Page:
Health secretary Alan Johnson has called for a 'national debate' on how we will meet the needs and costs of an ageing population.

Yet, less than a month after it was launched, his consultation is in danger of being sidetracked by a witless bureaucratic fix that misses the point and won't work.

Officials working on the forthcoming social care green paper are exploring a proposal to shift control of£7bn of adult social care from councils to a Department for Work and Pensions agency, which would then hand cash to individuals to manage as personal care budgets.

Just in practical terms the notion of a new government agency being established to handle the distribution of billions of pounds to the most vulnerable citizens is horrifying. Have ministers learned nothing from the fiasco around the DWP-run Child Support Agency?

Such a change, it is claimed, would be a natural extension of moves towards individual care budgets. These are undoubtedly empowering for some, but they are not even close to being universally applicable. And, logically, such a move will lead to local health commissioning for long term conditions, where personal budgets are beginning to be piloted, also being replaced by a national bureaucracy.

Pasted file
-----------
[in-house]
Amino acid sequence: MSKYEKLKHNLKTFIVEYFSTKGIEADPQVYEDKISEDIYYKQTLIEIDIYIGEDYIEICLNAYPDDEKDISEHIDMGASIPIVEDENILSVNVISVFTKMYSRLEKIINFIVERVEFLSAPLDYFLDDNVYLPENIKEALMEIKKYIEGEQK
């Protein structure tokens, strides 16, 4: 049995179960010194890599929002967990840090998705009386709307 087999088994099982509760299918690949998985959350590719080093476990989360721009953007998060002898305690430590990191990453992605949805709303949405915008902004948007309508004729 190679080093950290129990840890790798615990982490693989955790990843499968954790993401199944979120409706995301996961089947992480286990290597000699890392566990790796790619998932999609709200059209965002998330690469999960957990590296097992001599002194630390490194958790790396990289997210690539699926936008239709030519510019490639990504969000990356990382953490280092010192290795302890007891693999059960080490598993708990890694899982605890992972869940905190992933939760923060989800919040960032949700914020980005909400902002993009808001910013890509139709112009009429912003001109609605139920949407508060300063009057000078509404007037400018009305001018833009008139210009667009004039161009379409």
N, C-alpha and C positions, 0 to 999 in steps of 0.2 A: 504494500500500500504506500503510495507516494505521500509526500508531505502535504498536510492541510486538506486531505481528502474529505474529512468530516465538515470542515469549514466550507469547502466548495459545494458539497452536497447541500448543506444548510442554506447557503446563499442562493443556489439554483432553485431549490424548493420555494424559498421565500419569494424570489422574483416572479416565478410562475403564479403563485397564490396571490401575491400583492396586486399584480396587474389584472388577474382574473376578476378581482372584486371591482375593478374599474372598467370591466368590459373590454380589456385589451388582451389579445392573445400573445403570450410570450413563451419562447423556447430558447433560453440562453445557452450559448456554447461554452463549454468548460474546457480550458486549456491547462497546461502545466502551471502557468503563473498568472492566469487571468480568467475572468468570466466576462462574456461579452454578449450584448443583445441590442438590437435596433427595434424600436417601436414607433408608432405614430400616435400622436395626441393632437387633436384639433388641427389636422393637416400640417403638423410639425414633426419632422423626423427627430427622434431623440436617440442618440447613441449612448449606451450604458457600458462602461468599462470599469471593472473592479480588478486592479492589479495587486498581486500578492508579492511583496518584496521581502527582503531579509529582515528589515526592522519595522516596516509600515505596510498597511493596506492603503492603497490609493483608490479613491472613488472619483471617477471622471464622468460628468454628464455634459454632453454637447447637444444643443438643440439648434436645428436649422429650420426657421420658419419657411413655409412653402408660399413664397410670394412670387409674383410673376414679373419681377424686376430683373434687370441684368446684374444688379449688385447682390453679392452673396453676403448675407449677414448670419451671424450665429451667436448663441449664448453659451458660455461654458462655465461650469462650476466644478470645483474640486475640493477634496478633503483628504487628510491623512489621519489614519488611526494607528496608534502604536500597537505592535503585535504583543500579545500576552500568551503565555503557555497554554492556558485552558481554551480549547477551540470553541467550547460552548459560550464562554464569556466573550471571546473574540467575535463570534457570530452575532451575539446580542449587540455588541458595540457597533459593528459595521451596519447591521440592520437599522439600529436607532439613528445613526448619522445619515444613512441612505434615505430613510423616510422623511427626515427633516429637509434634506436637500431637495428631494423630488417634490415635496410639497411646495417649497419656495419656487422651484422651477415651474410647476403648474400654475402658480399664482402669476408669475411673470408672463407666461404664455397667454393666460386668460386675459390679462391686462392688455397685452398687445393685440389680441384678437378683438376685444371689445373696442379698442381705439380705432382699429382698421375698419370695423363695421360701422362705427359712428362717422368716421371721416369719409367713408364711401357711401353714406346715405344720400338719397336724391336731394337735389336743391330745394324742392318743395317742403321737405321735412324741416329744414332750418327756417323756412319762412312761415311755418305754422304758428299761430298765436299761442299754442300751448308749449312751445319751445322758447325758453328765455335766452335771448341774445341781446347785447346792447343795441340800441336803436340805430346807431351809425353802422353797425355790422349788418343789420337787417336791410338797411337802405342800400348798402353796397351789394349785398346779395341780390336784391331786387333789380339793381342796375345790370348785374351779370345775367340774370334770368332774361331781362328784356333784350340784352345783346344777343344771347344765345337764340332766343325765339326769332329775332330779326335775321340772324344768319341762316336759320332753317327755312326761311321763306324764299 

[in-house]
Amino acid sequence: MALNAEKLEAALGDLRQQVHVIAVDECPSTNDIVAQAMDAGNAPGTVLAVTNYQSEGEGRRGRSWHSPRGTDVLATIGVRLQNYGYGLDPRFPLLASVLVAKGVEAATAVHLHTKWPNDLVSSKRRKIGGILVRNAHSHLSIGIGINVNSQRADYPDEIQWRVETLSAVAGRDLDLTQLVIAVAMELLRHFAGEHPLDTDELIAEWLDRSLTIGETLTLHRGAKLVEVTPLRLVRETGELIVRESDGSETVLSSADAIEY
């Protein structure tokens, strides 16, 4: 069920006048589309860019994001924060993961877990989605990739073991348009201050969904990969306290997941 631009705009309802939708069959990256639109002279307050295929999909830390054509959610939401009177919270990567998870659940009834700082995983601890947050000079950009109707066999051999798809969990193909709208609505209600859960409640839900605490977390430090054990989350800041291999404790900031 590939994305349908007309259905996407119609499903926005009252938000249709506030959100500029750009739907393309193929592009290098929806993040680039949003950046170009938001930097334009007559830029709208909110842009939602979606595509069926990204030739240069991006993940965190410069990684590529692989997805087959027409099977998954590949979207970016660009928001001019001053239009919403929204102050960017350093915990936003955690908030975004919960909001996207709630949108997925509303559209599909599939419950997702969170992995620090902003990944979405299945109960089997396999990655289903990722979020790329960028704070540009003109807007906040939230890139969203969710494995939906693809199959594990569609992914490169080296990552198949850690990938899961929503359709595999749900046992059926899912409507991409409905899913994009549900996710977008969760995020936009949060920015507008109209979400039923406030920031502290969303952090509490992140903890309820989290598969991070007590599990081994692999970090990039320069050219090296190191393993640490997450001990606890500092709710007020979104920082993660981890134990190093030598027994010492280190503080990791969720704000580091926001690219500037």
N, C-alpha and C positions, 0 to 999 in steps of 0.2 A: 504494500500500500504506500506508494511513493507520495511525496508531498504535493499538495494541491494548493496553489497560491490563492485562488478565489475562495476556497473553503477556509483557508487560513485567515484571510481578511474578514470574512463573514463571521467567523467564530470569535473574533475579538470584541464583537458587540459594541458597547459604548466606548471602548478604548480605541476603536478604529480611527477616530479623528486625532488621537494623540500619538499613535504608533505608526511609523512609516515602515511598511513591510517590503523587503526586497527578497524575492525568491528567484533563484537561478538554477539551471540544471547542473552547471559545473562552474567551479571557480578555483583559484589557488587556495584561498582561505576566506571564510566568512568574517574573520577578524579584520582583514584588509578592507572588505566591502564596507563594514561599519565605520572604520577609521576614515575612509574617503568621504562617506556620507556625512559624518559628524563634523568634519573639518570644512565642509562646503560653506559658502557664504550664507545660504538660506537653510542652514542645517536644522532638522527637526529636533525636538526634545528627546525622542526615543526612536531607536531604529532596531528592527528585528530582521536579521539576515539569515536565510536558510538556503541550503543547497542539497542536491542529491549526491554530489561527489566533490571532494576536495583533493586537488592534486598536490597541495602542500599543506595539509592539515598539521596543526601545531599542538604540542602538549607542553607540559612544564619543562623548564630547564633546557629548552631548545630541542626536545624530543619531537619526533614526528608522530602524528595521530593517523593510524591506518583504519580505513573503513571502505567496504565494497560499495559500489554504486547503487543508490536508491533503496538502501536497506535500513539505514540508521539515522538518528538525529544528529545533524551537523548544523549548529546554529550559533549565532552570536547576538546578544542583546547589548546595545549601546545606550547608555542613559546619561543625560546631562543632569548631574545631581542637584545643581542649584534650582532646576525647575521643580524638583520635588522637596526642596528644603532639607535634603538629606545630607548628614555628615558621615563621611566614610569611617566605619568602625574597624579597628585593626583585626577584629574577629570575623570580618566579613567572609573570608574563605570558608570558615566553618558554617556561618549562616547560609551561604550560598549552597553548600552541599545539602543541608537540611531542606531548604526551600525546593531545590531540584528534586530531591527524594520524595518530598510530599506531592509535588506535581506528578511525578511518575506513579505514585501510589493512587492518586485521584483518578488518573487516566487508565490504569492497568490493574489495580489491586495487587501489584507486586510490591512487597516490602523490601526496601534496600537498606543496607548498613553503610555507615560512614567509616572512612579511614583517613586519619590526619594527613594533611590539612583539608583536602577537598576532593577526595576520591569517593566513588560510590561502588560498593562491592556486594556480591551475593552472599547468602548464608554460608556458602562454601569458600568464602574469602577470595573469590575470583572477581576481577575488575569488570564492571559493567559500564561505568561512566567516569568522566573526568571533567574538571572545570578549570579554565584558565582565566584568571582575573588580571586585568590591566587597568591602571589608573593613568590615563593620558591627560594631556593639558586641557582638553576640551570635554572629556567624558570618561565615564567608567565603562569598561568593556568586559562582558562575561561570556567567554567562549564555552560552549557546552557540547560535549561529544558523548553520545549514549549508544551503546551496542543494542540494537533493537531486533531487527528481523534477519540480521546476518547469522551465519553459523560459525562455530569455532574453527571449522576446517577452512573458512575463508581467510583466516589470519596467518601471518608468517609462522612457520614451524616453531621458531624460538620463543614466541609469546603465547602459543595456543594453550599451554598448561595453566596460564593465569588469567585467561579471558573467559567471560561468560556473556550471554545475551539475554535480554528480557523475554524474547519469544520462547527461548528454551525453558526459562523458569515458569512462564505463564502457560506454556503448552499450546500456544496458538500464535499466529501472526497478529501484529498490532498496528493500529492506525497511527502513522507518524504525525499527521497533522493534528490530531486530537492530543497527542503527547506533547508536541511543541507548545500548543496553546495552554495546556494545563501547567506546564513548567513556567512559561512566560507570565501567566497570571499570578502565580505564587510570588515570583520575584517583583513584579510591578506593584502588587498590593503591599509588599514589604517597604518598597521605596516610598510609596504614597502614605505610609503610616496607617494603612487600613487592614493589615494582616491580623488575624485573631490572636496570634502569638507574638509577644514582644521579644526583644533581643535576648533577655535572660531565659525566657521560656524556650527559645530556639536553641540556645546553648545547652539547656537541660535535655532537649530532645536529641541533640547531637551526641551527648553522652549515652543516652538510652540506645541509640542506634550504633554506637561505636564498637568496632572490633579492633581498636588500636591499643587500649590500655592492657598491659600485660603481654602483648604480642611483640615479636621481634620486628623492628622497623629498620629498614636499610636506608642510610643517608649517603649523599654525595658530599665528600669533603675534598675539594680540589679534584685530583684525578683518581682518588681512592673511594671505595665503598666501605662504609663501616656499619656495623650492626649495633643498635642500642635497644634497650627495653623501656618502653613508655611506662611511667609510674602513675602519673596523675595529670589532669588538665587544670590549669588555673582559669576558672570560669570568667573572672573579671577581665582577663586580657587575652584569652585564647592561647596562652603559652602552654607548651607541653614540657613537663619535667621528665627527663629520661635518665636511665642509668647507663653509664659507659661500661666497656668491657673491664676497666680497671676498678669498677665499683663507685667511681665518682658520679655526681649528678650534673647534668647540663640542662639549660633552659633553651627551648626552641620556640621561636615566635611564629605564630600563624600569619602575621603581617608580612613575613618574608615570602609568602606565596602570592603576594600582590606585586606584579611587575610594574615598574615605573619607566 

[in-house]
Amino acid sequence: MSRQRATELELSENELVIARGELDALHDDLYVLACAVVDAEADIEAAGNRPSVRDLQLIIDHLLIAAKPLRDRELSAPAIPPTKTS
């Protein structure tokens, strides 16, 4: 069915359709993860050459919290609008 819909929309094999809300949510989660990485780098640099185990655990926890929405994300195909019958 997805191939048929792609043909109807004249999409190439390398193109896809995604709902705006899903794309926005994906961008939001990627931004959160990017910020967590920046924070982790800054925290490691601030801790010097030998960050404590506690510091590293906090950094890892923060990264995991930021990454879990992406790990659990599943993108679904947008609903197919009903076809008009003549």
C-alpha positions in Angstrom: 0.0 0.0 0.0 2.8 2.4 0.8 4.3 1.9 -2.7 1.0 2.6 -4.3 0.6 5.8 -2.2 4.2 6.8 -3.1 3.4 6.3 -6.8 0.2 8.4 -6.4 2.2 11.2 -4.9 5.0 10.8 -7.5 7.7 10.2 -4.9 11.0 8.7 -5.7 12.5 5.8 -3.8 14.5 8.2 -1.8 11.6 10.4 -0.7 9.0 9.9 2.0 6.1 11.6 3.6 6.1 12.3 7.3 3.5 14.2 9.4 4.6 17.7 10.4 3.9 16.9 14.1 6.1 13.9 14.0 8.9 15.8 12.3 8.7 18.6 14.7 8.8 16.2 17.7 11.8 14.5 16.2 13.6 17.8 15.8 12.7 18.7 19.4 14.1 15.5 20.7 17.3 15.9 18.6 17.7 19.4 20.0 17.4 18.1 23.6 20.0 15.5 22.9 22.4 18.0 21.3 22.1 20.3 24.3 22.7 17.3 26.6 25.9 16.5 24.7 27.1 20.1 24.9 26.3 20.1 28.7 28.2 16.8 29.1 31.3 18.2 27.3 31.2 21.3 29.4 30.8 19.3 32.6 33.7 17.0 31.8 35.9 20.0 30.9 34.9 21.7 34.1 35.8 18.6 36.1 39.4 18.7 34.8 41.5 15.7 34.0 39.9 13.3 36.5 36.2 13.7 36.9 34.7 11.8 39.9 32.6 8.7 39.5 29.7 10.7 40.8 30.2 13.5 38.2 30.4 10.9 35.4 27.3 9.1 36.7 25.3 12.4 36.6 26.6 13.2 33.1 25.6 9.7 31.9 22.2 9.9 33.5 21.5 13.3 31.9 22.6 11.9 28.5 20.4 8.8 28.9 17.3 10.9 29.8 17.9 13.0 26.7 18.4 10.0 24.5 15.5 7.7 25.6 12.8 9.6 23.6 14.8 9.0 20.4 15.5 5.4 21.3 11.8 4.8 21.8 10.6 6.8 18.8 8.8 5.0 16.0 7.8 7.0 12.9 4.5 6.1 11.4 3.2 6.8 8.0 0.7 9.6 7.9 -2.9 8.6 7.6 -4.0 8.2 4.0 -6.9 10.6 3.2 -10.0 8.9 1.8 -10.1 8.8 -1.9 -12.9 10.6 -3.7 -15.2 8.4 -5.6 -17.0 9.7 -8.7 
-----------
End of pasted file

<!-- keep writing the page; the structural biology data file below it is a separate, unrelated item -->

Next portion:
This green paper should be a vehicle for generating discussion on profound questions about what quality of life we want for ourselves in old age. It needs to embrace health and housing - both locally based services - as well as culture and education. How do we encourage older people to have stimulating and rewarding lives, and what contribution can different generations make to each other? All these issues will help determine the deal we make as a society to match our aspirations for old age with what we are able and willing to pay.

As well as being mistaken in principle and a horror to implement, setting up an agency to fund old age would inflict further political damage on the government. If the green paper disappears into a bureaucratic cul-de-sac it will provide evidence that Gordon Brown's administration cannot deliver ideas that seize the public's imagination. If it displays originality, insight and vision it could be a vote winner.